1840 U. S. census, Guernsey County, Ohio, Seneca Township, p. 4 (penned), line 7, Elisha Laughead; digital image, Ancestry.com (http://www.ancestry.com : accessed 6 April 2014); citing NARA microfilm publication M704, roll 397.

1840 U. S. census, Guernsey County, Ohio, Seneca Township, p. 4 (penned), line 10, James Laughead; digital image, Ancestry.com (http://www.ancestry.com : accessed 6 April 2014); citing NARA microfilm publication M704, roll 397.

A Mystery Solved? (Part 2)

Focus in on a person or location of interest: 

After constructing a timeline of Joseph’s life, the next step is to focus in on either a geographical area where the person lived or a “person of interest.”

Joseph lived in several locations, beginning in Pennsylvania, then Ohio, and finally Indiana. He lived in at least 6 known areas of interest: Pennsylvania, Belmont County (Ohio), Guernsey County (Ohio), Greene County (Indiana), Daviess County (Indiana) and Knox County (Indiana). Two locations that might provide information regarding his parentage would be – his birth place (Pennsylvania) and his death place (Knox County, Indiana). At this point, his birth place is too broad a location to search. In addition, birth records were not recorded at the county or state level in Pennsylvania during the early part of the 19th century. Information regarding Joseph’s death location is rather sketchy. He is buried in Edwardsport, but evidence that he died or even lived there has not been discovered yet. Bodies are not always buried where they died, and are sometimes disinterred and moved to another location to be closer to living family members. Delving deeper into Knox County’s records is currently on the future “to do” list. In addition, the chance of finding Joseph’s parents listed on a death certificate or other death related record is rather slim based upon the time and place where he died. For one, the state of Indiana did not require official death records until after 1900. The WPA death index of Knox County’s extracted county records does not list Joseph Lawhead. For now, focusing on a location of interest will have to wait until more information is available.

There are a handful of individuals that belong to the “person of interest” category. The first one is Bathsheba Lawhead. Thus far only four records have been found that mention Bathsheba:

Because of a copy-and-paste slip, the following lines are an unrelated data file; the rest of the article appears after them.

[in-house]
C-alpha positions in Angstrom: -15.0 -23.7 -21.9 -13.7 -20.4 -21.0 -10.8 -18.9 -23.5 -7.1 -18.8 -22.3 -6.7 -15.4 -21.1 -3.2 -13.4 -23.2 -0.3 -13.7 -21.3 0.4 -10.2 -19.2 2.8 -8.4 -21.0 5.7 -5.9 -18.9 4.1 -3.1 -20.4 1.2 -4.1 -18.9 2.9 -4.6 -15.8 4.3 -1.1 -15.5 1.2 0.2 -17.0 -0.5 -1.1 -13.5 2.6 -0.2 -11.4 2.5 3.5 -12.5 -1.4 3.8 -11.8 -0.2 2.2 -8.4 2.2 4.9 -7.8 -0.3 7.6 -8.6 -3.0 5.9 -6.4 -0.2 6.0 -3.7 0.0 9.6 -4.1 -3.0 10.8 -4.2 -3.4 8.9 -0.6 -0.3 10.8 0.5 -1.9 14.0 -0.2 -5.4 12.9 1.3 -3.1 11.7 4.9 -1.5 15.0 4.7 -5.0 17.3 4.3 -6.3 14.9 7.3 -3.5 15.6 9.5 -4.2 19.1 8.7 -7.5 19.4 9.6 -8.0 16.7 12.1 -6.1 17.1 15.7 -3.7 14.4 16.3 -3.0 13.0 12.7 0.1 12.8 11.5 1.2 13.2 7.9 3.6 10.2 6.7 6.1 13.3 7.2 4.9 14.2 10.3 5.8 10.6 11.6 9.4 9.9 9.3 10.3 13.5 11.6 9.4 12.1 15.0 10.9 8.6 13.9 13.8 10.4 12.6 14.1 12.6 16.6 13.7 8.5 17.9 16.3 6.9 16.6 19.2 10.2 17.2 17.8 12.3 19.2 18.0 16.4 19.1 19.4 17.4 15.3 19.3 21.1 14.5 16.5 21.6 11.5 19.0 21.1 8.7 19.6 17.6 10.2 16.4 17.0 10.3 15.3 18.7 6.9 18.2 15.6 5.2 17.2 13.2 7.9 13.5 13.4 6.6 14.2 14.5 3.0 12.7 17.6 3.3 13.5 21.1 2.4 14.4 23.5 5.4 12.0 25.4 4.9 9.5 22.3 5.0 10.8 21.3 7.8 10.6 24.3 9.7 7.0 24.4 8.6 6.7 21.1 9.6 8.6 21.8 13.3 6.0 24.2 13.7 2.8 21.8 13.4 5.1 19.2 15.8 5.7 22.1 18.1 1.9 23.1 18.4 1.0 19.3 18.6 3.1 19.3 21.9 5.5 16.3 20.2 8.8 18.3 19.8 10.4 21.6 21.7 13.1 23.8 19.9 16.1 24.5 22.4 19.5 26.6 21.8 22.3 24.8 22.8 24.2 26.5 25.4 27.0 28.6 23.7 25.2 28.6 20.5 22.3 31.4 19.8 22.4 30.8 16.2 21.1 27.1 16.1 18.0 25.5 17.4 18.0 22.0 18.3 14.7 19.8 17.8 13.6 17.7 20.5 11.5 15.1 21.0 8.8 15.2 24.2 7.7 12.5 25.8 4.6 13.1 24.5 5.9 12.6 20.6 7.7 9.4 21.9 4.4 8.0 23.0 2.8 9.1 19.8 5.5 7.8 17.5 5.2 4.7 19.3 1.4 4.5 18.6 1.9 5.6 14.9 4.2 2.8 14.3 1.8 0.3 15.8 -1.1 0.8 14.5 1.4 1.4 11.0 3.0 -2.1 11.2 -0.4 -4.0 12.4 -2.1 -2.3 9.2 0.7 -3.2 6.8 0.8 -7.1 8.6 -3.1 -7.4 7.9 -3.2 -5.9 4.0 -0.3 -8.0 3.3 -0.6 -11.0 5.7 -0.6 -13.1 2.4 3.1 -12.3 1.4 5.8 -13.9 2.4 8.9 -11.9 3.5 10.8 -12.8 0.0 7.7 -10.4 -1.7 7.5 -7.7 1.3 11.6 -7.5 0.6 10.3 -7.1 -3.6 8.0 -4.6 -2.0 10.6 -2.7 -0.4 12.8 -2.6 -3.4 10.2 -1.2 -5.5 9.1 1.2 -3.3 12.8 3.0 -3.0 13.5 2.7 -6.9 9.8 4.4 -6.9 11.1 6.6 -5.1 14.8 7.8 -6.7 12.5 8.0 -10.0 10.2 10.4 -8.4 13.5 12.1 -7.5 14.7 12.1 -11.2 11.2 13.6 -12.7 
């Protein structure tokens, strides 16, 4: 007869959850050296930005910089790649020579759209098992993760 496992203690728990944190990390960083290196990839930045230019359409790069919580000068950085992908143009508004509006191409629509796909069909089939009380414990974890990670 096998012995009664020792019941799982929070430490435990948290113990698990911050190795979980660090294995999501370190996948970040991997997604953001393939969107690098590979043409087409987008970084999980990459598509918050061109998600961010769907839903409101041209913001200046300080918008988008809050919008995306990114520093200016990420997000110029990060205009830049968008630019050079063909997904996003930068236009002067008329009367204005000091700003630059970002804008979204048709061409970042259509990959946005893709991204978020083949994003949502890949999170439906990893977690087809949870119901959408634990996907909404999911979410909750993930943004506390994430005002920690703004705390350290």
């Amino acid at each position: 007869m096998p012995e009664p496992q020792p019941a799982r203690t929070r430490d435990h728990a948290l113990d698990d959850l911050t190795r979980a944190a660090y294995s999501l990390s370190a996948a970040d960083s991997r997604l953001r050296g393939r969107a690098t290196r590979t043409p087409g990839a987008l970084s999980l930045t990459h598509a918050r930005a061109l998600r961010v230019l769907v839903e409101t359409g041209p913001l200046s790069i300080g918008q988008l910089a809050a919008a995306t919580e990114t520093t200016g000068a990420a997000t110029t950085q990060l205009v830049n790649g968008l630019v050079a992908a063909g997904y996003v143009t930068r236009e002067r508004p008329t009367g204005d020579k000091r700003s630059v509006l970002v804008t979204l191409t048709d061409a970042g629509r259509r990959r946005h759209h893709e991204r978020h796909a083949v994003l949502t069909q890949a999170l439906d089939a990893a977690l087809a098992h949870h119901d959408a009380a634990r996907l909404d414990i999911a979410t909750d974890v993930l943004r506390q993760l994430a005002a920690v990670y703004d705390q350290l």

• In 1840, Bathsheba Laughead was living in Seneca Township, Guernsey County, Ohio. She was the head of a household of four persons: one female aged 40-49, one male aged 20-29, and two boys under the age of 5.
  • In 1850, ‘Basheba’ Lawhead was living with the family of Joseph in Guernsey County, Ohio. She was a 60 year old female, born in Pennsylvania. The young family of William and Ruth Coen lived next door.
  • In 1860, ‘Barshaby Lockee’ was living in Seneca, Noble County, Ohio. She was the second family living at dwelling #1268. The first family was that of William and Ruth ‘Cower’.
  • In 1870, Bashaly Laughead was living in the household of William and Ruth Coen in Uhrichsville, Tuscarawas County, Ohio. ‘Bashaly’ was an 80 year old female, born in Ohio.

Until 1880, census records did not record relationships between individuals in a household. Before 1850, only the head of the household was enumerated. The rest of the household was recorded as tally marks in columns designating a person’s age and sex. Using these early census records as a road map, relationships can be established but they cannot be used alone as proof.

Women were very rarely head of households in the 19th century. Two possible reasons why Bathsheba would have been the head of household in 1840 were: she was a widow or a woman of property. Proceeding with the assumption that Bathsheba was a widow, the other members of the family were likely to be her children or grandchildren. The young man in his twenties may have been her son, or a hired hand. The two young boys may have been her grandchildren. Based upon her age in the later census years, Bathsheba was at the far end of the 40-49 age category and close to 50 years old. The boys aged under 5 years were more likely to be her grandchildren, possibly sons of the twenty something male. Perhaps he was a widower, living with his mother, and they were helping each other out as families often do. Of course, the above is all conjecture until any further evidence comes along. The truth remains unknown.